In order to keep roadways safe for driving, they are designed and constructed to allow storm water runoff to drain quickly and efficiently to the road shoulder. Storm water runoff from the State of Hawaii Department of Transportation, Highways Division’s (DOT-HWYS) roadways typically drains through a network of pipes (the Municipal Separate Storm Sewer System, or “MS4”) directly to outfall locations at natural stream channels or to the ocean. Unfortunately, this increased storm water flow often results in stream channel erosion and increased pollution into our natural waterways. As part of the Action Plan for Retrofitting Structural Best Management Practices (BMPs), the DOT-HWYS is reconstructing portions of their existing storm drainage system in order to restore more natural flow patterns and remove pollutants from roadway storm water runoff.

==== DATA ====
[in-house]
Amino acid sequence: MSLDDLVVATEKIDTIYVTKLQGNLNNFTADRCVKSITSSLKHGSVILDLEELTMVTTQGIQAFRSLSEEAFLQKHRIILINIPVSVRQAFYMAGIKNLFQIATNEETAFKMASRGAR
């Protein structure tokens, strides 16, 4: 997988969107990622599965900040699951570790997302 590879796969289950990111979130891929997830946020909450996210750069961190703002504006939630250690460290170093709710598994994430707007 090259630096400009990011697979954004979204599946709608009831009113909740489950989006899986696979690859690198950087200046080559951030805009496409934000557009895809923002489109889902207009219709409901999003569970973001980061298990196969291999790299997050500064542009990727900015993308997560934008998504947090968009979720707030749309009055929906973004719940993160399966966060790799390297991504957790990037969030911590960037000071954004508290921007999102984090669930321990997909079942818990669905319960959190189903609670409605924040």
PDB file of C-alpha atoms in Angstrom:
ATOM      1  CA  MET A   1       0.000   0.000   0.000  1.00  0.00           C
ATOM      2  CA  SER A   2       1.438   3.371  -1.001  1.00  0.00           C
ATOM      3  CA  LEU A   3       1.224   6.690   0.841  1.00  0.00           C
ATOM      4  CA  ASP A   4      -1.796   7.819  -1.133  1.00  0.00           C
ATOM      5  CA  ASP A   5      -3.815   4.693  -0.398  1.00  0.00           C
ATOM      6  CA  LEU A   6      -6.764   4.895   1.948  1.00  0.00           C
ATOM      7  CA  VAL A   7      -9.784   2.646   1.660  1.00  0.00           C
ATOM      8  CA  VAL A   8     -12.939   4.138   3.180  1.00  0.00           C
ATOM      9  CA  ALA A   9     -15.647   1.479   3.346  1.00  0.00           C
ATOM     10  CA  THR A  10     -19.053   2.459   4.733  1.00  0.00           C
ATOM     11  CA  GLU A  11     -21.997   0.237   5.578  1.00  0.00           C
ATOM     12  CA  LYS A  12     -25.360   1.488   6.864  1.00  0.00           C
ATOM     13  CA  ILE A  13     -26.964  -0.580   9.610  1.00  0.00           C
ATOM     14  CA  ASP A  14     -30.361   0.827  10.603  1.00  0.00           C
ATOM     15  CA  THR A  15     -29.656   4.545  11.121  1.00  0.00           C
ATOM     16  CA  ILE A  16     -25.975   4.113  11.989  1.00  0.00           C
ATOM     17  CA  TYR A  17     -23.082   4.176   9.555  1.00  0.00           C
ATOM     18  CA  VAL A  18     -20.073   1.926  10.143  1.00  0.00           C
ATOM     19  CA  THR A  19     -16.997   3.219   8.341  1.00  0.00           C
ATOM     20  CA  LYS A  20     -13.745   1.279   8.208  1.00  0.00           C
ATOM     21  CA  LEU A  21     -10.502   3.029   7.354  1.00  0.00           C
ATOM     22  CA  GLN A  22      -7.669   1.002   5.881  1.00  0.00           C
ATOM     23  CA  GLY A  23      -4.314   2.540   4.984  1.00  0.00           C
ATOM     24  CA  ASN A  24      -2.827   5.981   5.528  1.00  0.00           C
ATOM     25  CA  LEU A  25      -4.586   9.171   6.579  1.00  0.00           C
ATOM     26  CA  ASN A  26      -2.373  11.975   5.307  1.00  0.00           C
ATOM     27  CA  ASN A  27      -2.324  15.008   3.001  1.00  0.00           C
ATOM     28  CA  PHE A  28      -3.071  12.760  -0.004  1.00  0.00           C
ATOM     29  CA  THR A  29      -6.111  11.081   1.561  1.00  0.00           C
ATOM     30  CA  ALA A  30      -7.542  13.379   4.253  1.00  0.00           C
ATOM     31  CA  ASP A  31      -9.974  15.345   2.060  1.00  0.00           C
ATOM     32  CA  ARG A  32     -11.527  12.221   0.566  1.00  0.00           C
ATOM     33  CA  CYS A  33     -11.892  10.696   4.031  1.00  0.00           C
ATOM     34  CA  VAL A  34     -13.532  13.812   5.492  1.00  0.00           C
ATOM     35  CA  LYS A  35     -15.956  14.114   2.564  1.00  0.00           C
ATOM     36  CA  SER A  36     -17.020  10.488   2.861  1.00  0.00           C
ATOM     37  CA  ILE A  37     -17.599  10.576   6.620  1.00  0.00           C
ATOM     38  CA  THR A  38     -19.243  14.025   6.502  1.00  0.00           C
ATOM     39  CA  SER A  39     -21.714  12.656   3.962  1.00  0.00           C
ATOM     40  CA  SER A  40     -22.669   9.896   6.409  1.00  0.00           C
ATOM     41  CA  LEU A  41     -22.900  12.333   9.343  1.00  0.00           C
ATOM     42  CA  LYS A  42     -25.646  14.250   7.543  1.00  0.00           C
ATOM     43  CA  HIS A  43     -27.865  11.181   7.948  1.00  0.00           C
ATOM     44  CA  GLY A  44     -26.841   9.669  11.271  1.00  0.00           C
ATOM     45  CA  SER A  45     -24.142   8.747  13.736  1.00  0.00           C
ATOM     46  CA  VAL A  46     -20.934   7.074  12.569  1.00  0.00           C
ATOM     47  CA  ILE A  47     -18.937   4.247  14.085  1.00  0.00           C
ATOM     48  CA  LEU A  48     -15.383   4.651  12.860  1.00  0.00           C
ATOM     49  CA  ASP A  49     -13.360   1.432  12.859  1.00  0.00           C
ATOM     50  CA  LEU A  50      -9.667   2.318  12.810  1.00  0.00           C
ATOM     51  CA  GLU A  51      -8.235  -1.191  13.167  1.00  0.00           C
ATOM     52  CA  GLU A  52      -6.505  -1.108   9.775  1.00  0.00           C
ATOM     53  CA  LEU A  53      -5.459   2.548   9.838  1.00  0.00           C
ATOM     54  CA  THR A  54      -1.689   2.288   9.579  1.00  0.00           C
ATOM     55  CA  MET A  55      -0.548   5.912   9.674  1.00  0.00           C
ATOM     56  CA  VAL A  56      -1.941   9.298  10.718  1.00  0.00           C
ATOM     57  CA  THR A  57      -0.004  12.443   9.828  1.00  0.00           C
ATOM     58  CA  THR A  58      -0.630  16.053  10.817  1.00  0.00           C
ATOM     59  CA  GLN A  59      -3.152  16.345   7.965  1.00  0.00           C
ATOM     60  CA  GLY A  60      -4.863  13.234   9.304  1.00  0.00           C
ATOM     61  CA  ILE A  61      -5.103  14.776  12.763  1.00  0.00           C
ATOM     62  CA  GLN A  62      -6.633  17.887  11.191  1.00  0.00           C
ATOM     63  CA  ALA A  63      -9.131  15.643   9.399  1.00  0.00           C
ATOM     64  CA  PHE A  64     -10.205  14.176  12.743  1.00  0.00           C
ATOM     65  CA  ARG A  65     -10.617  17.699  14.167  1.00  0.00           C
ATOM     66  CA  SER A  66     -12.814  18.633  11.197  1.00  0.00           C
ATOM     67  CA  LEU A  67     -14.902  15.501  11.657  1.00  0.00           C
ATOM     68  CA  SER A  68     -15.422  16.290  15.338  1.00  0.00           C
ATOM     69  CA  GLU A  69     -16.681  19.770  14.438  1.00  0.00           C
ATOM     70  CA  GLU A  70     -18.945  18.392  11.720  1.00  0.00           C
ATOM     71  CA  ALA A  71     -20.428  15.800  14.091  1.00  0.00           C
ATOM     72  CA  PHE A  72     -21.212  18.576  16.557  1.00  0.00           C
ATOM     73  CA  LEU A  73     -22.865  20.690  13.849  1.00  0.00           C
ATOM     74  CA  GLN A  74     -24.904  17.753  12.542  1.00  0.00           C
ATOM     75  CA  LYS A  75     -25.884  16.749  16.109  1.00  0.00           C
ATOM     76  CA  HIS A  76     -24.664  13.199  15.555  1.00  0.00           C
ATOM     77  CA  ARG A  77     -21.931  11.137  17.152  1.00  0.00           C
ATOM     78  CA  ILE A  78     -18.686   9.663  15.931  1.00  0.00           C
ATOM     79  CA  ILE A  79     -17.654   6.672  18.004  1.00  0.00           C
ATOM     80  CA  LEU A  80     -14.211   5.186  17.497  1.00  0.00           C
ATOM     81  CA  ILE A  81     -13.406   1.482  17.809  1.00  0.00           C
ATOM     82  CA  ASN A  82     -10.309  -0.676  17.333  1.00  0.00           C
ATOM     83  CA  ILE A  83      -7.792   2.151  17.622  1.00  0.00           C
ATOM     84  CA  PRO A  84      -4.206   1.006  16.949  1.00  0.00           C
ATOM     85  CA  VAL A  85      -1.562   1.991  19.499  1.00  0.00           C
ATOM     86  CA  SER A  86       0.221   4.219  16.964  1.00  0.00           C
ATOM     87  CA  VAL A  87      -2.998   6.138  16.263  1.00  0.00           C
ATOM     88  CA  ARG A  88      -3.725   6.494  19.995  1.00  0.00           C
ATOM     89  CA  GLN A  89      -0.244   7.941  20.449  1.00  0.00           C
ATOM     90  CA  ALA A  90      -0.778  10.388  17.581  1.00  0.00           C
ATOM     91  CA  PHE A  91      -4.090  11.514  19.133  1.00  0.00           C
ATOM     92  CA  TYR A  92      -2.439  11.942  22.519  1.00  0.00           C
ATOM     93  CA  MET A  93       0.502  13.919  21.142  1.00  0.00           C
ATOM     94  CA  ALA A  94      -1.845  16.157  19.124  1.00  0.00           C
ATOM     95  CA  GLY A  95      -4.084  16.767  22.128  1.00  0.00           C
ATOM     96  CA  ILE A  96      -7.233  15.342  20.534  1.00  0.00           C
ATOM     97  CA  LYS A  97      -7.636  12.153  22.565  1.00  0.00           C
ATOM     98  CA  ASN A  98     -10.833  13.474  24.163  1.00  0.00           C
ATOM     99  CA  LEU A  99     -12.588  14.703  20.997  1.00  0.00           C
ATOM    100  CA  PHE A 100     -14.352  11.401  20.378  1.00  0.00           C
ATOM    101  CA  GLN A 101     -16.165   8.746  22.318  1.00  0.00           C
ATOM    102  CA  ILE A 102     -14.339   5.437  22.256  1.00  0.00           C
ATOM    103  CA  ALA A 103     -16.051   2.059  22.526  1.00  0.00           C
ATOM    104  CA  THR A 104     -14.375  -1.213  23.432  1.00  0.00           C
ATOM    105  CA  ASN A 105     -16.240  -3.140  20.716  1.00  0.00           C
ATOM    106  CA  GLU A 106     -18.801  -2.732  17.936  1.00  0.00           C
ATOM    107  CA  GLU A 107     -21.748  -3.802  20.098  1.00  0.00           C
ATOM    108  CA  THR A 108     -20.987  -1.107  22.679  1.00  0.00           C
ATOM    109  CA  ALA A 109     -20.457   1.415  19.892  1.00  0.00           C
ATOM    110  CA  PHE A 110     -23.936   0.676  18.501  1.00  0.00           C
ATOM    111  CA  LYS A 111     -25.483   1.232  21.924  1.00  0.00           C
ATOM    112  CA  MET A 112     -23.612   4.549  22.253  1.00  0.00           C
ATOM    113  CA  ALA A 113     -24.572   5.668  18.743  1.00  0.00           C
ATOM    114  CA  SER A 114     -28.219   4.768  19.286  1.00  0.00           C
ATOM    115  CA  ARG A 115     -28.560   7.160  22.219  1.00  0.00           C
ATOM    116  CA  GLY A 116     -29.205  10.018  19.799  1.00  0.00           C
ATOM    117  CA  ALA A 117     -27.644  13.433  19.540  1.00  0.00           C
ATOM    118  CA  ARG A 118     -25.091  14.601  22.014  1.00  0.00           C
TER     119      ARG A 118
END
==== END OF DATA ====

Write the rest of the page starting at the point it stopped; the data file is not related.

For the Ala Wai Watershed Storm Water BMPs on Oahu Project, the DOT-HWYS is using the median areas between the H-1 freeway off ramps at University Avenue (referred to as the “cloverleaves” due to their shape) to construct bioswales that will provide an opportunity for storm water infiltration, evaporation and treatment to reduce pollutants. The bioswales consist of an under drain system, which includes a perforated drain pipe and engineered soils that provide filtering. On the surface, native shrubs and grasses are planted to slow and filter storm water as it first enters the bioswales. Additionally, the design includes an outfall structure that forces storm water to pond in the median allowing more time for infiltration into the under drain or evaporation. This project is just one of many ways that the DOT-HWYS is working to improve the quality of storm water runoff from its roadways and protect our natural resources.